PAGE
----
Interview: Abdelwahab Nouri
How can the performance of Algeria’s agricultural sector be improved in the coming years?
ABDELWAHAB NOURI: In recent years Algeria has sought to improve its food security by increasing production levels and outputs through the Agricultural and Rural Development Plan. To that end, public powers are in the process of reorganising agricultural activities in order to focus on the operational objectives of each sector. Value chains will be organised according to a sector-based approach and strategic agricultural sectors necessary for food security need to be identified. Steps must be taken to preserve and enhance Algeria’s natural resources while the development of the country’s regional areas must be balanced with improvements in the living conditions and salaries of rural populations.
Agriculture continues to face challenges with respect to the climate and a lack of institutional order. Organisational and technical problems and social and economic issues further inhibit optimal development. To address these issues, the government is allocating additional budgetary funds to improve agriculture and rural development from 2015 to 2019. Efforts will focus on a number of key points, including continuing to reinforce and grow the productive base of Algeria’s food security. The current irrigated area of 1.2m ha will be increased to 2m ha by 2019. Algeria will also pursue efforts to intensify agricultural and food production through modern farming techniques, seeds and plants, as well as an optimised usage of fertilisers. Measures to protect national production will be reinforced and preserving natural resources, especially water, will be key objectives. Public-private partnerships will be strongly encouraged in order to create the necessary synergies to fully harness the nation’s productive potential.
I want to highlight the completion of the land title acquisition process, which is an important advancement of the government’s agriculture and rural development policies. It has already had some positive effects, including putting an end to decades of uncertainty that were detrimental to the growth of the sector as a whole.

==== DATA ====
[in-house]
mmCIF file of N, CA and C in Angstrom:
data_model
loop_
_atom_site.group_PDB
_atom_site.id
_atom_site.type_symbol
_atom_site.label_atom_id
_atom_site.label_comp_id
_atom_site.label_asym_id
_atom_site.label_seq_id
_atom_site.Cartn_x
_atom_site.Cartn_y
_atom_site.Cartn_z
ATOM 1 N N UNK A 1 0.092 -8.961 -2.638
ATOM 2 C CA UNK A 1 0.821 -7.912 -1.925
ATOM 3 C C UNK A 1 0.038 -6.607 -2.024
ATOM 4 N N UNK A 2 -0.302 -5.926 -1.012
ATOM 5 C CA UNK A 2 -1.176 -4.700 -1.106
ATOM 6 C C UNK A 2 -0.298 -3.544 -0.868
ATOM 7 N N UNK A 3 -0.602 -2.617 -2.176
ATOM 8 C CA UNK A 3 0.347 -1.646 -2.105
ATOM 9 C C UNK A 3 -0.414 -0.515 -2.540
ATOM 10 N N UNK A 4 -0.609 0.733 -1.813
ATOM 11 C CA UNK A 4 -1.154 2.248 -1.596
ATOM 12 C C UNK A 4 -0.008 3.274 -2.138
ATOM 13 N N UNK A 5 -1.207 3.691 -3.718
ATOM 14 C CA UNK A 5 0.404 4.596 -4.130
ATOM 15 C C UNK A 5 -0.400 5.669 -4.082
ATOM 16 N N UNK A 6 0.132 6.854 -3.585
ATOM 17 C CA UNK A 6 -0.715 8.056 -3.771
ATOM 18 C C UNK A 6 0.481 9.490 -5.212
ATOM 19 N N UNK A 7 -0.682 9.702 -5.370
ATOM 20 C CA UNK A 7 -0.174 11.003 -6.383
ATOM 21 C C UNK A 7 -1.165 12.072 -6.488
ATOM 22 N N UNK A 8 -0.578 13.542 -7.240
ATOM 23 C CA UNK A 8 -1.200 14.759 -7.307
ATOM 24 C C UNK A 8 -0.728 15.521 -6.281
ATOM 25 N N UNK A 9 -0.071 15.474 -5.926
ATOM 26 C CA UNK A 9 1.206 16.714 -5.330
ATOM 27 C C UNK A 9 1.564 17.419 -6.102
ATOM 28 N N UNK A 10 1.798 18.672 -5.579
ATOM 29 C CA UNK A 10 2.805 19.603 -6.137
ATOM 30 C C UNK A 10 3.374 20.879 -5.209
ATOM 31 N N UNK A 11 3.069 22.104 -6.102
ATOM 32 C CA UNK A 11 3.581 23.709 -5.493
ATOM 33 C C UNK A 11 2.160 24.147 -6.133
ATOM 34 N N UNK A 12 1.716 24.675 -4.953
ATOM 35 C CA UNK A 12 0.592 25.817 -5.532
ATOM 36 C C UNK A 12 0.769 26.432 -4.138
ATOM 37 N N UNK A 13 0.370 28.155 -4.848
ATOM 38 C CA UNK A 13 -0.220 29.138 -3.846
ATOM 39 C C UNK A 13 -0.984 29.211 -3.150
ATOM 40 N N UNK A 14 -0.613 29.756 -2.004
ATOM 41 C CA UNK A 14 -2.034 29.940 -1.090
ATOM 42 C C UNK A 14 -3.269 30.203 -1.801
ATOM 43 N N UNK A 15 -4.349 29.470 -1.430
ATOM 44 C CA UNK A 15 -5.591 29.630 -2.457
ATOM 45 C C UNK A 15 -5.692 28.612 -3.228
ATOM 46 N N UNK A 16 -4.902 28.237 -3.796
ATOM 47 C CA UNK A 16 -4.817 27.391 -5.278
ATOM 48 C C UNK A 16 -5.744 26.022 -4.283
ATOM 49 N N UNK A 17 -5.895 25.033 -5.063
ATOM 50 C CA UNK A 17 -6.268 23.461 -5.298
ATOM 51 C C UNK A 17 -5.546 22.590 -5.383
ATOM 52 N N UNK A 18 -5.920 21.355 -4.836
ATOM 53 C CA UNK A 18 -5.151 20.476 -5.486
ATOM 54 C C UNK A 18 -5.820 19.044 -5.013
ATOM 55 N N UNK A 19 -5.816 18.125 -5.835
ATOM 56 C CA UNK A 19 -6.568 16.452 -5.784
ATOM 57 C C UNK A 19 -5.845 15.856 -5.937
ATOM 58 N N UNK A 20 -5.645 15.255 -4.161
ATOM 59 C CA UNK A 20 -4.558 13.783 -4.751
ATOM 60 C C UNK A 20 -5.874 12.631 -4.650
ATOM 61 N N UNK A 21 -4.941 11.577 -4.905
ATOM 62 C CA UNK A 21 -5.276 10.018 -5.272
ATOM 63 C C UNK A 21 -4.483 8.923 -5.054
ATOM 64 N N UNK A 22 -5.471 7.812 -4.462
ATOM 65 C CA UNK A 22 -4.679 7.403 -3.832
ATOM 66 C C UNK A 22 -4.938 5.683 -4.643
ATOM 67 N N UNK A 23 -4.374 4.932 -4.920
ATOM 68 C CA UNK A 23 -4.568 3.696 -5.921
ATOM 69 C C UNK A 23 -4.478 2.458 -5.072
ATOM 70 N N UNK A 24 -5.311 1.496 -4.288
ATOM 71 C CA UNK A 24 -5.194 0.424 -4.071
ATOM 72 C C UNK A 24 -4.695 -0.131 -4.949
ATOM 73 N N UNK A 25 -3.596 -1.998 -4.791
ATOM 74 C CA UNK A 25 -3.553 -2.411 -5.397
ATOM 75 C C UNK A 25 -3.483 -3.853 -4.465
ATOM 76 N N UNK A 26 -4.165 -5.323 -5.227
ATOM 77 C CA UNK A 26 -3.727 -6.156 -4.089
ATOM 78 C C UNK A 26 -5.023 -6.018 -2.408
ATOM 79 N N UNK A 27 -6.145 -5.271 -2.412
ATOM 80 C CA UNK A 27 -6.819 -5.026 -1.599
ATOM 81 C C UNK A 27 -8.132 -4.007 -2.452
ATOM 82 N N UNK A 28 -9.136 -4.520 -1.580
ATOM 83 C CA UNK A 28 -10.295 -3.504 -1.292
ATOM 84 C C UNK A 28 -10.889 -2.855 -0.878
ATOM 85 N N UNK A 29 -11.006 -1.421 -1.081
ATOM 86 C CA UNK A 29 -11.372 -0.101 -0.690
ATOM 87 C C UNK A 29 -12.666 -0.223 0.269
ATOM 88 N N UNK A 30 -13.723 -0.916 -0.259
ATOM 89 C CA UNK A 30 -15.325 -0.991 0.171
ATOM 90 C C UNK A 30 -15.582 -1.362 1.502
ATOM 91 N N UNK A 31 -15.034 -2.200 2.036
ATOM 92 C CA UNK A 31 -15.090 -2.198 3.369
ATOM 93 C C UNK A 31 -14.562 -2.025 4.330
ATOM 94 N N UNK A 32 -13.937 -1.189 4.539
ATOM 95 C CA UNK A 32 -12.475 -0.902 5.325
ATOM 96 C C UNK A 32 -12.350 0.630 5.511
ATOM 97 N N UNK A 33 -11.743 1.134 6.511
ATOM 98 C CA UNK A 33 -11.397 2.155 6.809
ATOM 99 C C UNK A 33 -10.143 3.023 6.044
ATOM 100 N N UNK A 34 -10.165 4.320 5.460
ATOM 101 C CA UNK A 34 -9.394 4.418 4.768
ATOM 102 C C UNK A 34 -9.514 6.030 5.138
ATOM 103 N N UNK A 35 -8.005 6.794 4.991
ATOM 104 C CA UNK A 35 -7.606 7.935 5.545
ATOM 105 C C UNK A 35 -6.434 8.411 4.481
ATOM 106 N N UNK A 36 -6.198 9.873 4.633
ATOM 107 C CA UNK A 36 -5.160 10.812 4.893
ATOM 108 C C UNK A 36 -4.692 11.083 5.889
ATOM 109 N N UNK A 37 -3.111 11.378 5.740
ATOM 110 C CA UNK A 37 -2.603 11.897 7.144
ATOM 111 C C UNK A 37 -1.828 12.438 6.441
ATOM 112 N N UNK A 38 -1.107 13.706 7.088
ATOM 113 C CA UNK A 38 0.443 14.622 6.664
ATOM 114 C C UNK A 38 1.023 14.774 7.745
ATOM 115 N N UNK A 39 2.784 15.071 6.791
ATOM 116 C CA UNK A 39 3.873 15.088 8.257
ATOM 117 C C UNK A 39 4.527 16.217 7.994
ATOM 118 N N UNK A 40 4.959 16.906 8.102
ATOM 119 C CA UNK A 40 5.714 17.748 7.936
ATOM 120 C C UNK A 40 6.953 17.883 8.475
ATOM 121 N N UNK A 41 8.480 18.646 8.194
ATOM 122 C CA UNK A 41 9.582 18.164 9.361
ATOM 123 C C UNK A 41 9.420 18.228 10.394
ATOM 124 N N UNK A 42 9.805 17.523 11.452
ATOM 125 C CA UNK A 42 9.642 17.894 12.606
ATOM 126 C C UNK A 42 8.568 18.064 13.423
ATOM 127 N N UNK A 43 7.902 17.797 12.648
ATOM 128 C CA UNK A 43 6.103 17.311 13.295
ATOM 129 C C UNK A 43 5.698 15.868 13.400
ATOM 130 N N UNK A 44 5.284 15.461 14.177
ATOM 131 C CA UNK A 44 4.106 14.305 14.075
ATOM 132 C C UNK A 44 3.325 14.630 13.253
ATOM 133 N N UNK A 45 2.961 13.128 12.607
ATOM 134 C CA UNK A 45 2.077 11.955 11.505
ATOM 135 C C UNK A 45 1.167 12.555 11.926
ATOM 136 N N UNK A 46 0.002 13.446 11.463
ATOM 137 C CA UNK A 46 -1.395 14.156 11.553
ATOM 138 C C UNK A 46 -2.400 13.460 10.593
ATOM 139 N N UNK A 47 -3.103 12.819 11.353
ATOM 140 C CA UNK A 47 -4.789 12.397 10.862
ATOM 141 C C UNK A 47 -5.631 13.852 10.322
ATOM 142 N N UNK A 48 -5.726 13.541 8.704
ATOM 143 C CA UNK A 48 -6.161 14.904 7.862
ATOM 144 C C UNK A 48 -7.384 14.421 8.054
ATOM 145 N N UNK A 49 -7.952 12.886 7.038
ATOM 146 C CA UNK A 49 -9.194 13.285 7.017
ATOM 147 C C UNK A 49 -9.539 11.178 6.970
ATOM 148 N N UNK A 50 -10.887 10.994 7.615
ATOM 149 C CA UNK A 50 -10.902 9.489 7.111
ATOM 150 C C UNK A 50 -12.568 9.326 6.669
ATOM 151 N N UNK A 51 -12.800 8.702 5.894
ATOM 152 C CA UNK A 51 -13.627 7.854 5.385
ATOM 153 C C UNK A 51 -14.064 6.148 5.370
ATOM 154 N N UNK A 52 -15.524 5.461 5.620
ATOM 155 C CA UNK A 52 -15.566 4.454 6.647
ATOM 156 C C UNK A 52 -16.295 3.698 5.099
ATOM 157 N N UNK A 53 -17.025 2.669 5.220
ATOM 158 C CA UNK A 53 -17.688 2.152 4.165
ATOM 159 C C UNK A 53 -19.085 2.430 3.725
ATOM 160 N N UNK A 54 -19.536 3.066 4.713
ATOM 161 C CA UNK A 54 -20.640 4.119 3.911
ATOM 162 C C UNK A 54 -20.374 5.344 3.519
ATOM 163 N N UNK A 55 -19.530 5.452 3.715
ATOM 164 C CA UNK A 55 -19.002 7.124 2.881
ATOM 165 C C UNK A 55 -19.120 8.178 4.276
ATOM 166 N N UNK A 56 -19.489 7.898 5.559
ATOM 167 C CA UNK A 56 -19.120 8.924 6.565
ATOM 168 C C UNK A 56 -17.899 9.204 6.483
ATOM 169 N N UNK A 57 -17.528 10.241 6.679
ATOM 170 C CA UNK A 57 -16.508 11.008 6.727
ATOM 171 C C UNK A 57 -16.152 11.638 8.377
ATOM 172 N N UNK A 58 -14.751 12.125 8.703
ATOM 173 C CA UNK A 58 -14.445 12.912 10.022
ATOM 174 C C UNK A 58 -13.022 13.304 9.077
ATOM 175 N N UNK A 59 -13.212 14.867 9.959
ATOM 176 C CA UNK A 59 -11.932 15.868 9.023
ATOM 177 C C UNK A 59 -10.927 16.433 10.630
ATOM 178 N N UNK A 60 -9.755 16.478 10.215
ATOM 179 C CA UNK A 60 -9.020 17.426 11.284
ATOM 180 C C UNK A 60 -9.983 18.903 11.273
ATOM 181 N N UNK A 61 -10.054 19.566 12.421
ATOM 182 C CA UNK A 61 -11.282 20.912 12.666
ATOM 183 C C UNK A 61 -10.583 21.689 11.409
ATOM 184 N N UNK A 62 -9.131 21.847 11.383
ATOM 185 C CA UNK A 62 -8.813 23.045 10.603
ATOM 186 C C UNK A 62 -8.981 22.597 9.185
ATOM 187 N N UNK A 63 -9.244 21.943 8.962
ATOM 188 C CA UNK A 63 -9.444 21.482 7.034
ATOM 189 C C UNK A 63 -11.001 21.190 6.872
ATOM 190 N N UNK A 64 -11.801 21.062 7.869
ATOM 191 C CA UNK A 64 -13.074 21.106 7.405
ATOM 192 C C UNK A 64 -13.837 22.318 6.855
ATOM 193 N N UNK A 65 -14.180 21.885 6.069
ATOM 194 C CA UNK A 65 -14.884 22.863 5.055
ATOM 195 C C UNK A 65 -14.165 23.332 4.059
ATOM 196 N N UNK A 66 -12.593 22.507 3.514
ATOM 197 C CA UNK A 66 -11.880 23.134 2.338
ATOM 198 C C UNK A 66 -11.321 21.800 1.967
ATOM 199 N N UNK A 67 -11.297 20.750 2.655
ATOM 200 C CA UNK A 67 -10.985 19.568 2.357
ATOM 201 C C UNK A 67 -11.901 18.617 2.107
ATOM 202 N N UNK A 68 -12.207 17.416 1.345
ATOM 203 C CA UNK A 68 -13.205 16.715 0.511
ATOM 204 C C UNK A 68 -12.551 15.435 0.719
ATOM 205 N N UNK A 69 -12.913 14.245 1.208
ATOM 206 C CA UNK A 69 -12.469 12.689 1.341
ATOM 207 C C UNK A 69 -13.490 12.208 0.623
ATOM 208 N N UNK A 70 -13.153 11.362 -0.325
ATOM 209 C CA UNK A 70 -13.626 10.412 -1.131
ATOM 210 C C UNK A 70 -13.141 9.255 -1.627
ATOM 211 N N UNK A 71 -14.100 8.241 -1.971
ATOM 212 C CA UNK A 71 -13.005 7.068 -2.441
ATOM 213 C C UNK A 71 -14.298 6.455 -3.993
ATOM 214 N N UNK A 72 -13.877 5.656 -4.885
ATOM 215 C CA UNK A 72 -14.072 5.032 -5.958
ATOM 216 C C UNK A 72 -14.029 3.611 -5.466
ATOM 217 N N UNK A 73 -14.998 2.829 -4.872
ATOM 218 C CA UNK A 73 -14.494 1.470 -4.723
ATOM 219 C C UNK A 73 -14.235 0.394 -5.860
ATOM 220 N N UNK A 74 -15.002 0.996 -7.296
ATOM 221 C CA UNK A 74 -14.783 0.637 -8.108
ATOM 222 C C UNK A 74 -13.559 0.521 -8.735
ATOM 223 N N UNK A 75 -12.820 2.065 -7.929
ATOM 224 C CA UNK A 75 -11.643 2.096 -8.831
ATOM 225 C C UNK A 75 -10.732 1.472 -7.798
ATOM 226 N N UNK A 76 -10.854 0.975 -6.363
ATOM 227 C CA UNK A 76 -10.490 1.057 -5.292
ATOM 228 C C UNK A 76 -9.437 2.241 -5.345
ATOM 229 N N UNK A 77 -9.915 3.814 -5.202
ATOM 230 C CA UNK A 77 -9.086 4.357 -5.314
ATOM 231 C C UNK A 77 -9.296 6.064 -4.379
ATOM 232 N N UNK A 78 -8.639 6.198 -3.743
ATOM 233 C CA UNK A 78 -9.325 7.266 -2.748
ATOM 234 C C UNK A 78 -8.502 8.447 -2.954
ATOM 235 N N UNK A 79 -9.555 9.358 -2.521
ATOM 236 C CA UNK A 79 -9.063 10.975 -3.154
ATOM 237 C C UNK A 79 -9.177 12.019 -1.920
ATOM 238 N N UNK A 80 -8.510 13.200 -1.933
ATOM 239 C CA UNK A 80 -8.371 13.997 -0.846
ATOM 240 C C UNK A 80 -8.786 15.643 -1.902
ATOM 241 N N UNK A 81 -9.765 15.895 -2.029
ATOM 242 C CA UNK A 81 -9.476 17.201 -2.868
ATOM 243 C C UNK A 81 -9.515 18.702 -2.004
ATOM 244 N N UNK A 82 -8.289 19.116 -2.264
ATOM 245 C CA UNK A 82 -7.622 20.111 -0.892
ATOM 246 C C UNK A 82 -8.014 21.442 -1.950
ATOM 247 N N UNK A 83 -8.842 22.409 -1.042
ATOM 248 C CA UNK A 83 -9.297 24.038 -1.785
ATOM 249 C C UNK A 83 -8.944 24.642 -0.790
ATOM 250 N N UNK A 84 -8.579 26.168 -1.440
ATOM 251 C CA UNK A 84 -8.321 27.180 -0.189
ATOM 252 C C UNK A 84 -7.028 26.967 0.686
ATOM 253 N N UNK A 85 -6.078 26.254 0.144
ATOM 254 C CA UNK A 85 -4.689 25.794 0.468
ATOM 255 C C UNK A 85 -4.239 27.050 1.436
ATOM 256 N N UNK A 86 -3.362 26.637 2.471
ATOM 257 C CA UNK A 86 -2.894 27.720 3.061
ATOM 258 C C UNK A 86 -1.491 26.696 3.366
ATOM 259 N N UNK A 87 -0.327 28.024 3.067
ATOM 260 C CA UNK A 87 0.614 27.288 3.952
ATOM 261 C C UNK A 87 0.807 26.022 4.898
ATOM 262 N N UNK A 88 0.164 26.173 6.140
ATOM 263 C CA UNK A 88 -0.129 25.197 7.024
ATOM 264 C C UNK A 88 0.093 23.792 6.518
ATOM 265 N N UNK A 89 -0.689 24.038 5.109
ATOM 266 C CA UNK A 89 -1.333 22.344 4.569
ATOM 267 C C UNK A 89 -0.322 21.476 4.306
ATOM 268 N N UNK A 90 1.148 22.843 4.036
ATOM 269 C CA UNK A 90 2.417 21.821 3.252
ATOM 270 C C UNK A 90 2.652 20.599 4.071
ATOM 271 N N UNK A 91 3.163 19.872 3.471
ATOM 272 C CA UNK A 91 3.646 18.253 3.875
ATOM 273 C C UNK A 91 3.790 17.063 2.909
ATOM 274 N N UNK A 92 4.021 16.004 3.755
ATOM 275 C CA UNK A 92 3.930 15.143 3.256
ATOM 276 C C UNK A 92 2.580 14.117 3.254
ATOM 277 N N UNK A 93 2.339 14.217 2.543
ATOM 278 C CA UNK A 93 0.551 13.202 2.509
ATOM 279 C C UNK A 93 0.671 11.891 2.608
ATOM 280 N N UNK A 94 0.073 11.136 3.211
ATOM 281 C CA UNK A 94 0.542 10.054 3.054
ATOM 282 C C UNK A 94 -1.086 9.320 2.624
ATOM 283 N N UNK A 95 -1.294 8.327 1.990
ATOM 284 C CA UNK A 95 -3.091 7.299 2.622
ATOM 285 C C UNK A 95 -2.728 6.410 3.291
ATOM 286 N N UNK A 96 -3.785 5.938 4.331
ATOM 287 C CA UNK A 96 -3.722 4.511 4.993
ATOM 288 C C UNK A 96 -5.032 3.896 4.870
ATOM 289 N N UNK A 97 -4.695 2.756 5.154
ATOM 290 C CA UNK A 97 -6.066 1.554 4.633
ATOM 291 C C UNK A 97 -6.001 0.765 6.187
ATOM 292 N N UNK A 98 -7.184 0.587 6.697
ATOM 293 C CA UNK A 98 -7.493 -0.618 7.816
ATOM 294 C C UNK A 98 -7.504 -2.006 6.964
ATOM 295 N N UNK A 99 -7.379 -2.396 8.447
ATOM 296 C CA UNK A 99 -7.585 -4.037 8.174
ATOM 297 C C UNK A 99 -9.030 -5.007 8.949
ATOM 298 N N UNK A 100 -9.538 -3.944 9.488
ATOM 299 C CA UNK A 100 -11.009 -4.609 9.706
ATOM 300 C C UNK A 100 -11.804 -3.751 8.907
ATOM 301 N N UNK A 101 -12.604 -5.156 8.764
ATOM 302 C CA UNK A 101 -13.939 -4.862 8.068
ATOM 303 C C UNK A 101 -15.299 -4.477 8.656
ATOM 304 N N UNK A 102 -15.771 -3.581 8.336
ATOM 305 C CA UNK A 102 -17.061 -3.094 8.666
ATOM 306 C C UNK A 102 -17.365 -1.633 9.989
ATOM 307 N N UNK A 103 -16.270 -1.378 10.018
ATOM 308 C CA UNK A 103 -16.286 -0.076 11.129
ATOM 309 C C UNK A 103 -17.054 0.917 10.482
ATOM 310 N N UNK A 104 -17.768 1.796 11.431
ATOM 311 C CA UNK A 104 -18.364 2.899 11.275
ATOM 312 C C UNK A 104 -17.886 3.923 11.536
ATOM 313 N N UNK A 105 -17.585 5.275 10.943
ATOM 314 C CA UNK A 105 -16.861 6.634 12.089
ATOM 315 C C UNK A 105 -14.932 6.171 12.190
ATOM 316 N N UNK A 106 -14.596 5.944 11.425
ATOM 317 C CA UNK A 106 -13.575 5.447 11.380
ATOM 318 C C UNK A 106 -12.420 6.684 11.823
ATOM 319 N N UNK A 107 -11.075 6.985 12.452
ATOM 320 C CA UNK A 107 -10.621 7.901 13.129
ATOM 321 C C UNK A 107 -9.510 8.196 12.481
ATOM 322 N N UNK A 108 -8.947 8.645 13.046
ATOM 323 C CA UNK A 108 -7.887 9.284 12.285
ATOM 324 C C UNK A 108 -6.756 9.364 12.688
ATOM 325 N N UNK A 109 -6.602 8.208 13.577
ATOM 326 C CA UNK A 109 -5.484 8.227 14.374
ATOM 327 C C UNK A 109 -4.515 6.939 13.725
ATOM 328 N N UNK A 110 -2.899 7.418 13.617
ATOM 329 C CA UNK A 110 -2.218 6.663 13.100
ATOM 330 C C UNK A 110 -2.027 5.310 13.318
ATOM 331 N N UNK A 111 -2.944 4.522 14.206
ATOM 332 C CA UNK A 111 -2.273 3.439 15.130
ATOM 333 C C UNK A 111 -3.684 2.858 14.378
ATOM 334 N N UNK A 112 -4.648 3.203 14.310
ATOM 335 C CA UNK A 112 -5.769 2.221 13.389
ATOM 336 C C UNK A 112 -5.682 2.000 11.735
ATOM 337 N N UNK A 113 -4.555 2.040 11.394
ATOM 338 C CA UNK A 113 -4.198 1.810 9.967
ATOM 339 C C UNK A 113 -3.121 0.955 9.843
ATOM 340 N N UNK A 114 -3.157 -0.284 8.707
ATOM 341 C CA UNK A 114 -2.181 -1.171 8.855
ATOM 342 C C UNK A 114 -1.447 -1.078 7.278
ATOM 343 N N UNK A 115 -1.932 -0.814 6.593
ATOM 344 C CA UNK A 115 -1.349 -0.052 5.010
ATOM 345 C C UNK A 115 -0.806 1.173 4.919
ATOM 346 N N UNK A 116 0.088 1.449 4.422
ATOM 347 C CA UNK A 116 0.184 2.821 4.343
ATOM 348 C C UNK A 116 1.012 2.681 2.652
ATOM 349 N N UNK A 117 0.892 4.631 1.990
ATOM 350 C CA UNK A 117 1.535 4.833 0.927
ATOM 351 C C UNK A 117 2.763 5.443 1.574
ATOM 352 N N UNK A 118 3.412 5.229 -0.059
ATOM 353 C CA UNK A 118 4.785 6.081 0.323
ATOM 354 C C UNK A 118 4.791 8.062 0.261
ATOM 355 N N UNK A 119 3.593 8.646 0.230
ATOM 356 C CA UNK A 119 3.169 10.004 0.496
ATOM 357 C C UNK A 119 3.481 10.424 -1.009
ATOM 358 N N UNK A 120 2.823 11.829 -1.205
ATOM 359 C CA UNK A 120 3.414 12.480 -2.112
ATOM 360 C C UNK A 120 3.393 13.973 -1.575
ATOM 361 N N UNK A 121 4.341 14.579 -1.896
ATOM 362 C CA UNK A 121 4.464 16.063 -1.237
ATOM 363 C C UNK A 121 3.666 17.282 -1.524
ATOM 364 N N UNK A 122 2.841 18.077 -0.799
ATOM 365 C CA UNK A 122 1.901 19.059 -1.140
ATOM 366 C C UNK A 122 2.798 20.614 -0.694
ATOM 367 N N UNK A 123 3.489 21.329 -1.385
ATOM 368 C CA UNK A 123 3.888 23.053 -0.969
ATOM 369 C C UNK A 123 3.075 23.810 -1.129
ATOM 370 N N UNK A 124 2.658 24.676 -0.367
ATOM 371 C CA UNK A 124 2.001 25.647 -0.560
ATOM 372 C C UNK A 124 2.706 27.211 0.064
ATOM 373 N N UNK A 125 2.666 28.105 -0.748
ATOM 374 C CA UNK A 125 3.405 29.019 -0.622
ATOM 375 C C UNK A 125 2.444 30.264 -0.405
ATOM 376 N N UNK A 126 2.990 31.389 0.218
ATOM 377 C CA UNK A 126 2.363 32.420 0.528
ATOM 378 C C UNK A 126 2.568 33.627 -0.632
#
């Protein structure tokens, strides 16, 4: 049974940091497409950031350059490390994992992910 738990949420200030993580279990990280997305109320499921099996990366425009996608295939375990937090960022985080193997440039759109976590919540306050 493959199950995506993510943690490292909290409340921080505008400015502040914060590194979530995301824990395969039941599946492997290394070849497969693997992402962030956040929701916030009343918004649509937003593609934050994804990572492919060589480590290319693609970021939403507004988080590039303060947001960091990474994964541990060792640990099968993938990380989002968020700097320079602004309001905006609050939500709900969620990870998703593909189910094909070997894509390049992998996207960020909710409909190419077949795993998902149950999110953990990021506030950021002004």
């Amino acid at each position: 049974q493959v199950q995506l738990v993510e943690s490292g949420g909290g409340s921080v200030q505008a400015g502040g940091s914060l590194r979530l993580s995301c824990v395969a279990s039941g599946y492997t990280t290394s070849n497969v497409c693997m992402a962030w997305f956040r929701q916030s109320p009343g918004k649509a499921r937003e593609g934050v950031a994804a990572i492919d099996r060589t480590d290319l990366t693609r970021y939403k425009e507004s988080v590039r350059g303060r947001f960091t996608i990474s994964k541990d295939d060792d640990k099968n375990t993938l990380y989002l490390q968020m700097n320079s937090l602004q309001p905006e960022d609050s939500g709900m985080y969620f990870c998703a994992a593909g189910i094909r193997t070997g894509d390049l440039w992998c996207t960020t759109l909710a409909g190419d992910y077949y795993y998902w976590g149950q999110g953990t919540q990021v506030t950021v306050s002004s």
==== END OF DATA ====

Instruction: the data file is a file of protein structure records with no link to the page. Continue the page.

What efforts have been undertaken to diversify and modernise national production?
NOURI: Over the last several years Algeria has undertaken a vast development project for the agriculture sector, which has already shown notable results across different segments. The average production growth rate is now 20.50% for grains, 16.50% for potatoes, 16.30% for red meat, 15.80% for fresh vegetables, 12.60% for white meat and 8.80% for raw milk. Furthermore, the annual growth rate averaged 13.79% from 2009 to 2014, well above the initial target of 8.30%. These results have been achieved thanks to increased investment in the modernisation of agricultural and farming operations and improved access to credit. In response to a shrinking agricultural workforce and demands for intensive use of arable land, the country is working towards greater process mechanisation in the agriculture sector.
How can Algeria work to achieve the sustainable regulation of agricultural products?
NOURI: We are striving to put in place a sustainable regulation system. The Regulatory System of Agricultural Products for Widespread Consumption seeks to preserve agricultural investments and revenues as well as to stabilise agricultural prices, thereby protecting consumer purchasing power. Numerous initiatives have been launched to improve collection, storage, handling and transport. Other initiatives will provide further aid to professional organisations and encourage and diversify public-private partnerships. These measures will be put into action over the next five years, with particular emphasis placed on the modernisation and development of the processing industry, the renovation of existing storage infrastructure and the development of new storage units. To accomplish these goals, the government has laid out plans to construct 39 silos and 50 refrigeration centres across the country. In an effort to further boost production, the government also has announced plans to build three new slaughterhouses.
You have reached the limit of premium articles you can view for free.
Choose from the options below to purchase print or digital editions of our Reports. You can also purchase a website subscription giving you unlimited access to all of our Reports online for 12 months.
If you have already purchased this Report or have a website subscription, please login to continue.